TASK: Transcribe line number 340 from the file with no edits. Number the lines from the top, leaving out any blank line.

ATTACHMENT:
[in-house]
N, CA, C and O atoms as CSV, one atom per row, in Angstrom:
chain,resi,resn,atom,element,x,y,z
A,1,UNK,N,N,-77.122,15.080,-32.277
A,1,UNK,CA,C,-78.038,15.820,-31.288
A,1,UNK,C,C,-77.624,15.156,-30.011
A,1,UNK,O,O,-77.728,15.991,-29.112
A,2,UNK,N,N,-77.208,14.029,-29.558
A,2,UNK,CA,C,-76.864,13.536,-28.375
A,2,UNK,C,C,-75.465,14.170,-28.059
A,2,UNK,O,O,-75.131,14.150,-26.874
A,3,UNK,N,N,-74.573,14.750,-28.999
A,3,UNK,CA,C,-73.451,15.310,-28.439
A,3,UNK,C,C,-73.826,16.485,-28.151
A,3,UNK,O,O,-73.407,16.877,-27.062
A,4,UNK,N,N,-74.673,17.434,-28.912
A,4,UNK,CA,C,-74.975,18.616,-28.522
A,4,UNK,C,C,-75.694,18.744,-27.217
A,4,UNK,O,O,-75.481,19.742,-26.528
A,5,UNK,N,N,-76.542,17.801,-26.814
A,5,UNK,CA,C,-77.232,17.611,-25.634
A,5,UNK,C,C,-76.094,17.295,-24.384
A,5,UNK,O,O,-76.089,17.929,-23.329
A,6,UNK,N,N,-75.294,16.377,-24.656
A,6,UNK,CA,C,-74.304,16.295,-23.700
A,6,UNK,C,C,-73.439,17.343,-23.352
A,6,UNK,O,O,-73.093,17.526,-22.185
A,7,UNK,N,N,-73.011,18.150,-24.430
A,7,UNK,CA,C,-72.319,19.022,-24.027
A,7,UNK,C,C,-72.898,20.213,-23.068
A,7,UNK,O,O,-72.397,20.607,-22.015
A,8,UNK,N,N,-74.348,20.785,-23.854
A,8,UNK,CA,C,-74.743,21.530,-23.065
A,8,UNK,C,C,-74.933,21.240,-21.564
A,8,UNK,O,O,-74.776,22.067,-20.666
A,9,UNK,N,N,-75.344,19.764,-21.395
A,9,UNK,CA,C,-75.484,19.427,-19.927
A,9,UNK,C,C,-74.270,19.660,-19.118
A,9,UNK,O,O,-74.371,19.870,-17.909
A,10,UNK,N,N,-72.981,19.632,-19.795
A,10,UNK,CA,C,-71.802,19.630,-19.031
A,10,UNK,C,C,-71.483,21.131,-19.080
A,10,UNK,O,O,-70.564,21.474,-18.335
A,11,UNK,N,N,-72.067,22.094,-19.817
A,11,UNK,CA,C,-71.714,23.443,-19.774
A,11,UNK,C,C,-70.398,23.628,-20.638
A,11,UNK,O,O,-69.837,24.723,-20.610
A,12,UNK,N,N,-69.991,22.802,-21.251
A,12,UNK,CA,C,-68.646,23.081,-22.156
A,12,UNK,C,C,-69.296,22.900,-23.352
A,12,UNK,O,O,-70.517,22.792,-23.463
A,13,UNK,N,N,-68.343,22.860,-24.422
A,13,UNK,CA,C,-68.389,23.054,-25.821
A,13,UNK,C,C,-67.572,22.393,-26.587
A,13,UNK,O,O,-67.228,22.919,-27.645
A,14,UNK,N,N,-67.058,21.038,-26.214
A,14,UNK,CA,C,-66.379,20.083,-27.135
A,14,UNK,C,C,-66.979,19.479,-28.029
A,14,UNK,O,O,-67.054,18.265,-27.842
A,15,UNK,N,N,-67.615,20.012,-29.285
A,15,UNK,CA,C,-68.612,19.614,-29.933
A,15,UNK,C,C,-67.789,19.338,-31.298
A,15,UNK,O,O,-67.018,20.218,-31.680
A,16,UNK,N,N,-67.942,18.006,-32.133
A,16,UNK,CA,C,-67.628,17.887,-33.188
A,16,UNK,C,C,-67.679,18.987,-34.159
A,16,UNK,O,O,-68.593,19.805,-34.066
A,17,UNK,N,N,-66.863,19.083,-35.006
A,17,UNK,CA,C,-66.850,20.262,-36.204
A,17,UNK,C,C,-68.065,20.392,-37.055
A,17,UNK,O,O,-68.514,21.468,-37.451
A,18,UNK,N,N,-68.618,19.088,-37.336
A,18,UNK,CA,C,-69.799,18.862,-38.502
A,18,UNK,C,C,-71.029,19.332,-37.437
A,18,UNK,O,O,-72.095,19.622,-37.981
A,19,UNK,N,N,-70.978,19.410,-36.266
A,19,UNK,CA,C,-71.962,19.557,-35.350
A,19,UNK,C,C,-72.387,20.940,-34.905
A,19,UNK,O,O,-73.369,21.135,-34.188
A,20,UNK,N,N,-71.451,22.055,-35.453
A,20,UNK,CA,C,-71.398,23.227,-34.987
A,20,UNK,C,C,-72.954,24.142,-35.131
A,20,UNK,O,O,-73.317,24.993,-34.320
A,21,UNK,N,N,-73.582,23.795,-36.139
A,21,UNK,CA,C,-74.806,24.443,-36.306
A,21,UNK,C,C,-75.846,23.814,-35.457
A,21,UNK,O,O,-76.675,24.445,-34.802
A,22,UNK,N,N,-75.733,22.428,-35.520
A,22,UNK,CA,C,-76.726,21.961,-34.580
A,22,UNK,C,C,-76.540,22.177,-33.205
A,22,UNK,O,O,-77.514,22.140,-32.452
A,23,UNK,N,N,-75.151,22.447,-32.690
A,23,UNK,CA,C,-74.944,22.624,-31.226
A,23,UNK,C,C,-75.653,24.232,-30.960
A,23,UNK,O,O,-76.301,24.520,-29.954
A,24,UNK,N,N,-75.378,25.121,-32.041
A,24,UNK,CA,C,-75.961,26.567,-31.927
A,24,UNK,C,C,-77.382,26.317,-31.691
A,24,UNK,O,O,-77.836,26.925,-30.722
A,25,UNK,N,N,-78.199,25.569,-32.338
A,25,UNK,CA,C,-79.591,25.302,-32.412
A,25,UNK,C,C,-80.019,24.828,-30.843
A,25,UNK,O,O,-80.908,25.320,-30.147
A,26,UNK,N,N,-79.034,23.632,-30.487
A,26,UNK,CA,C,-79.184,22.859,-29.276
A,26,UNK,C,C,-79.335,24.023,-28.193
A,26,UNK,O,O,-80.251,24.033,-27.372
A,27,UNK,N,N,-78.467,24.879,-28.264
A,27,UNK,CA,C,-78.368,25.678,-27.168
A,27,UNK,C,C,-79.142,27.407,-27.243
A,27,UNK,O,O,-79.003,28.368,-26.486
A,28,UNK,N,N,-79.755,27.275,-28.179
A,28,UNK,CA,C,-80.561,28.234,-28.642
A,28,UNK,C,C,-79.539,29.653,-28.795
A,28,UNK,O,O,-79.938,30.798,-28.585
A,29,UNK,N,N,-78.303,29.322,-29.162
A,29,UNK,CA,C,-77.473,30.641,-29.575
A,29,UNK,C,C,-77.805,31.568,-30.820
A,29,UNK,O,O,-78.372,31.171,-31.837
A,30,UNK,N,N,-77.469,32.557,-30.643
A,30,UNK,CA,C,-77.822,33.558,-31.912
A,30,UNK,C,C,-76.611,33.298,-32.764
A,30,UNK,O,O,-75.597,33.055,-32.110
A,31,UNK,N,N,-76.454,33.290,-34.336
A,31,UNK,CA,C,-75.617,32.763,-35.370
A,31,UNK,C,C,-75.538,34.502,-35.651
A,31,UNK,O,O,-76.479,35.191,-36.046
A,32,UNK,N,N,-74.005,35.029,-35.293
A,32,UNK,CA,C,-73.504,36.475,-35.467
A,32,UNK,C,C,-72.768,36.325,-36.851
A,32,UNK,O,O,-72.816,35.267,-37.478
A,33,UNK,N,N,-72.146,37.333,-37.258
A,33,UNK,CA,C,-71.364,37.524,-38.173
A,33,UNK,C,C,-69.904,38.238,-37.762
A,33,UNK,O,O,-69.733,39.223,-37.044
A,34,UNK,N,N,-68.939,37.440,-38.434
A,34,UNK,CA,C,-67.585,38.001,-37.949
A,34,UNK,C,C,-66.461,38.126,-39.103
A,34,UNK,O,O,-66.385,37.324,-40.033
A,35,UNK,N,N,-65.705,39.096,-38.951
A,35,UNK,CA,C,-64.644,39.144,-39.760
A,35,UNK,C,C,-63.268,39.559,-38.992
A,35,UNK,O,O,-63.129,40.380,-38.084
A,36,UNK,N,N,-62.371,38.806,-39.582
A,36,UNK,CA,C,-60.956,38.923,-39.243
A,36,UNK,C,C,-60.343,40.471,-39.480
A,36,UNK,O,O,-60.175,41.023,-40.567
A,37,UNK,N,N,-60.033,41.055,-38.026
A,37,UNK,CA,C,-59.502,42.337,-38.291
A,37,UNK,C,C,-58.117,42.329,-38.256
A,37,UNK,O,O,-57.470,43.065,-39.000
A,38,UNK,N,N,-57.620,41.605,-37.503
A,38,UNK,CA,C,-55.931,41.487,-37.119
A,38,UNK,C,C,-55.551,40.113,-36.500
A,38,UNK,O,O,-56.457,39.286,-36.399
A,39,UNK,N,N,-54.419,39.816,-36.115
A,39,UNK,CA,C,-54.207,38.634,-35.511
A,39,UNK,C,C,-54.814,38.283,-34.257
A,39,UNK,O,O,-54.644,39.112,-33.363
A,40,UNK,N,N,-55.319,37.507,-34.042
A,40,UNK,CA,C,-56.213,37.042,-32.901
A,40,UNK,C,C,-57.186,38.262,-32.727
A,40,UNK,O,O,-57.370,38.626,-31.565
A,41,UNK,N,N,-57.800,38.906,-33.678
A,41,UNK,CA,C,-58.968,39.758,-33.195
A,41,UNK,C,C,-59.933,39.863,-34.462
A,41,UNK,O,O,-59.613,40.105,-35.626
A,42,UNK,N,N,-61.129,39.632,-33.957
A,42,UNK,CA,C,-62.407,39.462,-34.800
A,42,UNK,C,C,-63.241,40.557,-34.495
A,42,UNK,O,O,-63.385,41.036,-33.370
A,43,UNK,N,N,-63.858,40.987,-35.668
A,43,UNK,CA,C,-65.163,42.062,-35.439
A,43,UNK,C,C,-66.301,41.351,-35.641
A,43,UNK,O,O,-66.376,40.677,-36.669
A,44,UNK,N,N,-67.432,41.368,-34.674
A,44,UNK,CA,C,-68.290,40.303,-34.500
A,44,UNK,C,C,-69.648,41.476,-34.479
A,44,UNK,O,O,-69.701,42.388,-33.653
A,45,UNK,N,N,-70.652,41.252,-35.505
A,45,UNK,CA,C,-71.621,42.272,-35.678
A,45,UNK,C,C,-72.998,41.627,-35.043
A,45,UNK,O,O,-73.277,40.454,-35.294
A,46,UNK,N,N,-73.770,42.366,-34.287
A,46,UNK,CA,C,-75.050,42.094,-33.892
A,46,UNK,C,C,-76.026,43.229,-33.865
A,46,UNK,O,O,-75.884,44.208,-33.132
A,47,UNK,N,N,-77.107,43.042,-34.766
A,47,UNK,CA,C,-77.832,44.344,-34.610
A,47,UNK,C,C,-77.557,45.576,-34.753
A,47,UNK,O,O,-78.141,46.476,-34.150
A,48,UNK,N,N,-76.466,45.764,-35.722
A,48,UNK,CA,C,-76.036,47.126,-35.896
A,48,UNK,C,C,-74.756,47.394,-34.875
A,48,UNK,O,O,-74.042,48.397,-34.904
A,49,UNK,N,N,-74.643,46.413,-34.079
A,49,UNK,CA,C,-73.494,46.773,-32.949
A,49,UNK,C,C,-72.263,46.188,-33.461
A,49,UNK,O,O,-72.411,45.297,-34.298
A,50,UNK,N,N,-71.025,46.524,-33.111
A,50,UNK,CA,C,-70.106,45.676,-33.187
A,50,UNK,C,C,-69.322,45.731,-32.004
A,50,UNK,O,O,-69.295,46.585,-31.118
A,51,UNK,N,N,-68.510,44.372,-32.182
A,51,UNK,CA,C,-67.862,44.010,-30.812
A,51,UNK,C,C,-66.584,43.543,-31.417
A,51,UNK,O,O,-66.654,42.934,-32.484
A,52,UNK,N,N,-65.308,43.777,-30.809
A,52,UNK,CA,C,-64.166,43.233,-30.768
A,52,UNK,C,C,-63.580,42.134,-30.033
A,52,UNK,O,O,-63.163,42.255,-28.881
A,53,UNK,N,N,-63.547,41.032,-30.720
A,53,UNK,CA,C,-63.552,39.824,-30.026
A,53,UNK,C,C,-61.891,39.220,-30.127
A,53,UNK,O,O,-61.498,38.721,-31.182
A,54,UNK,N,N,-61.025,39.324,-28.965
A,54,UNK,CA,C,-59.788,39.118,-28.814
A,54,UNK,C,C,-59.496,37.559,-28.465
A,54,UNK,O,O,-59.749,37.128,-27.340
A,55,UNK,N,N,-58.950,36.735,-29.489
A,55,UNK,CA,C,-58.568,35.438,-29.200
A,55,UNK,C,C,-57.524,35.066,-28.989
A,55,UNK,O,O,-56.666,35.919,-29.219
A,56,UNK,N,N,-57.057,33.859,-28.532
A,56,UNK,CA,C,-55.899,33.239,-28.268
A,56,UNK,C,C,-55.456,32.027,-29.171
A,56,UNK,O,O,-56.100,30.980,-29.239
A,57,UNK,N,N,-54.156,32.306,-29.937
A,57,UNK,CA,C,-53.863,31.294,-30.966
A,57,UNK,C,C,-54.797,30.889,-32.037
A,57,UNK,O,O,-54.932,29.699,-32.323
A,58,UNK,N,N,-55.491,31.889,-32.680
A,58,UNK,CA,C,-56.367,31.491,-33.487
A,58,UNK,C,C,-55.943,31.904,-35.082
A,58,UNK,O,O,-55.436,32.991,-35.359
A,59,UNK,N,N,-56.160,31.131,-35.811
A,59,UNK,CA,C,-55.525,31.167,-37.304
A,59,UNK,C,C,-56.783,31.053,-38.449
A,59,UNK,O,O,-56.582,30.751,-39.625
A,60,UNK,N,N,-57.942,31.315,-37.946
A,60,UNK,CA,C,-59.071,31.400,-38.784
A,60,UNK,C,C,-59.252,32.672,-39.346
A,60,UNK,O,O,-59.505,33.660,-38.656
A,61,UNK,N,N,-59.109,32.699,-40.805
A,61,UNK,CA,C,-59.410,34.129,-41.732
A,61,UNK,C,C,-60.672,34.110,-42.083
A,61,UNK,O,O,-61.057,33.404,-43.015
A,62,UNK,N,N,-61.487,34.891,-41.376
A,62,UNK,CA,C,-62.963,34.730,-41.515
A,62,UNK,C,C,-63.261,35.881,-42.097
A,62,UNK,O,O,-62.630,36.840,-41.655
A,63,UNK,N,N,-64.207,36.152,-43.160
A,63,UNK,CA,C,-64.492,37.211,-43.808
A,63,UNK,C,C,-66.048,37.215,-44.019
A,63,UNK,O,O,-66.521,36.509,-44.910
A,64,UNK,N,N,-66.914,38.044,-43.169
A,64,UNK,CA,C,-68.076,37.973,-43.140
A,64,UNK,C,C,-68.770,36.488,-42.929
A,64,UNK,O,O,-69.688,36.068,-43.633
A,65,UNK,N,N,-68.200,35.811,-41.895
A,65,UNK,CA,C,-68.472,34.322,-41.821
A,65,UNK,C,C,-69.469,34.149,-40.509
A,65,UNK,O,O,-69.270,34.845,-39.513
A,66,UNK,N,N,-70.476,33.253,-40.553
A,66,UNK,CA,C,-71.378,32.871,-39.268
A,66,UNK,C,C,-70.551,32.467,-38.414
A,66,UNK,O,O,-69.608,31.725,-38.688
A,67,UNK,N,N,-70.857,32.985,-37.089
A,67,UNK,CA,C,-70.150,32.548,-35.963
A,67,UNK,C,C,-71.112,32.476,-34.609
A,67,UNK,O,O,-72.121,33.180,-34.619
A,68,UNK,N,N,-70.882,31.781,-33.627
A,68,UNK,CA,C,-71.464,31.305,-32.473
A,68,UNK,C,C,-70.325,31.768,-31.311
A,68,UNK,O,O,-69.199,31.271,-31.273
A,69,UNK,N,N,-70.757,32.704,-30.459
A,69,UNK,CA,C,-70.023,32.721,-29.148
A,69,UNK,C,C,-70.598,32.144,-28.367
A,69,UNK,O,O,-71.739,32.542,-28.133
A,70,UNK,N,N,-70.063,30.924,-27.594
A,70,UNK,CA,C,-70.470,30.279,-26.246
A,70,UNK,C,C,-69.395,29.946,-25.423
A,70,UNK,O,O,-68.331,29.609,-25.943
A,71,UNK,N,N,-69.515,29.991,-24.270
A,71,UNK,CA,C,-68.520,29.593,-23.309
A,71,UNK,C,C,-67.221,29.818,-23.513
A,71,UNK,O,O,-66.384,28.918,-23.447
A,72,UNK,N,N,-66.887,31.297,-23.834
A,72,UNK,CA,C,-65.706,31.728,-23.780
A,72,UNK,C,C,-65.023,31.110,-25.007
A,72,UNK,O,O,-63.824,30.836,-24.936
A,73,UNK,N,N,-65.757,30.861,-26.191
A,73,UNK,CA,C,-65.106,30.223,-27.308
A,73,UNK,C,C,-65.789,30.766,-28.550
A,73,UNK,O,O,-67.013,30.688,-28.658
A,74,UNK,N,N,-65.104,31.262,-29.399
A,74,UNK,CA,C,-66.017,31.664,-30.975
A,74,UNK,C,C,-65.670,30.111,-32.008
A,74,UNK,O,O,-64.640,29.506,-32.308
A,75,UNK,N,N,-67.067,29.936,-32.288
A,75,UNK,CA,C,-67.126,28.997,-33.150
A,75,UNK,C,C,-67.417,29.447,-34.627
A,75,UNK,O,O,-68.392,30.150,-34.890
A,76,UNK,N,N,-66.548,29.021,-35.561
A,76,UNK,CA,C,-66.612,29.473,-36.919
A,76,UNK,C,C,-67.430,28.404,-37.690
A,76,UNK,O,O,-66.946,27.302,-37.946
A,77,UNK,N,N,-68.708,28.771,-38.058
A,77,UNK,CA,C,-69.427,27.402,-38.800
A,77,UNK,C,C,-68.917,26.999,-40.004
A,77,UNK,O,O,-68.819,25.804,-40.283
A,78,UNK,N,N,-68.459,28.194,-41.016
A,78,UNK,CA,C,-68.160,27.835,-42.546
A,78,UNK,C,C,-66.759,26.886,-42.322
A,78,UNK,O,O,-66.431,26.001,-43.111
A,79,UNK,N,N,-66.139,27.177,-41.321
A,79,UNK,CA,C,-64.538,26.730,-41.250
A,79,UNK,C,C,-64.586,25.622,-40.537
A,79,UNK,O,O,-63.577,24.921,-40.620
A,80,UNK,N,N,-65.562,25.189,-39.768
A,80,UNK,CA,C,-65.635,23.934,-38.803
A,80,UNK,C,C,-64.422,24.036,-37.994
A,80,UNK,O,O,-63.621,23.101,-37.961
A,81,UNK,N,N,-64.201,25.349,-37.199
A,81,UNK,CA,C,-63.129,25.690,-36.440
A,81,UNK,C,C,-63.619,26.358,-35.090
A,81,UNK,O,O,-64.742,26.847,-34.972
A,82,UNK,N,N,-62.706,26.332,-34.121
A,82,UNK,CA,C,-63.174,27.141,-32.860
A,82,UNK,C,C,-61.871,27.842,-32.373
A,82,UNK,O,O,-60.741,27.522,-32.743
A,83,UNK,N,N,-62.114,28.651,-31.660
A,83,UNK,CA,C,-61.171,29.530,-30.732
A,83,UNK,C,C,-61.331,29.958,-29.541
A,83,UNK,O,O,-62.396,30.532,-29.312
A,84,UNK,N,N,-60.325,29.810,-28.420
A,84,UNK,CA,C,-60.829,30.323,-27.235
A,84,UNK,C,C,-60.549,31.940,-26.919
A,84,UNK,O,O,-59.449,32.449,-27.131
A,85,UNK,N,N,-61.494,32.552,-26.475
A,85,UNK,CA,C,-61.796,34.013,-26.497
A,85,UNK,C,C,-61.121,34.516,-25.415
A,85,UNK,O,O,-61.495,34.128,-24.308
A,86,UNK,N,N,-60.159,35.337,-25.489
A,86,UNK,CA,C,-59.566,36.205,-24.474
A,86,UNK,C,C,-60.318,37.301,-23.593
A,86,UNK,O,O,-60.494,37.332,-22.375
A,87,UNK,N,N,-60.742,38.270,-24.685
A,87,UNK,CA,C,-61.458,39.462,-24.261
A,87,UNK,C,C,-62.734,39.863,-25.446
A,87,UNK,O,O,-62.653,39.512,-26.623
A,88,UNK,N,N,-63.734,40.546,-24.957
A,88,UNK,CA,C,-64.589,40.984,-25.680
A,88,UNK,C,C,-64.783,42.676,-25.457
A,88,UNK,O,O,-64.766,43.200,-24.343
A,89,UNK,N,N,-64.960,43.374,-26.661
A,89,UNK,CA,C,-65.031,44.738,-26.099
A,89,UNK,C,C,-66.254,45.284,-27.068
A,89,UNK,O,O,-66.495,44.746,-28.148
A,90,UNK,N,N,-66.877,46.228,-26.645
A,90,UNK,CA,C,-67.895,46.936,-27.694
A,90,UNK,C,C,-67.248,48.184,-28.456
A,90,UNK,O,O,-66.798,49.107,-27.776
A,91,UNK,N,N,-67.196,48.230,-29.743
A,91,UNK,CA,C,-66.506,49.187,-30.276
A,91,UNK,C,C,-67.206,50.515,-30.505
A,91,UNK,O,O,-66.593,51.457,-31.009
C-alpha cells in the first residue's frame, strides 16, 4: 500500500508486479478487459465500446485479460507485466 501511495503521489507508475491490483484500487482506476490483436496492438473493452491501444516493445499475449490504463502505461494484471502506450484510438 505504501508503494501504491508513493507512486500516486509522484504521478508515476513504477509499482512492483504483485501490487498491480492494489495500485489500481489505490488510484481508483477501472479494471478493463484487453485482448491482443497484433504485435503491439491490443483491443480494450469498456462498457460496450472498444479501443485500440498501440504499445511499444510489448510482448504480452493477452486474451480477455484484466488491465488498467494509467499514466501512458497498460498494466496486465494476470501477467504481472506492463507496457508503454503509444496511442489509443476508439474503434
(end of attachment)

A,85,UNK,N,N,-61.494,32.552,-26.475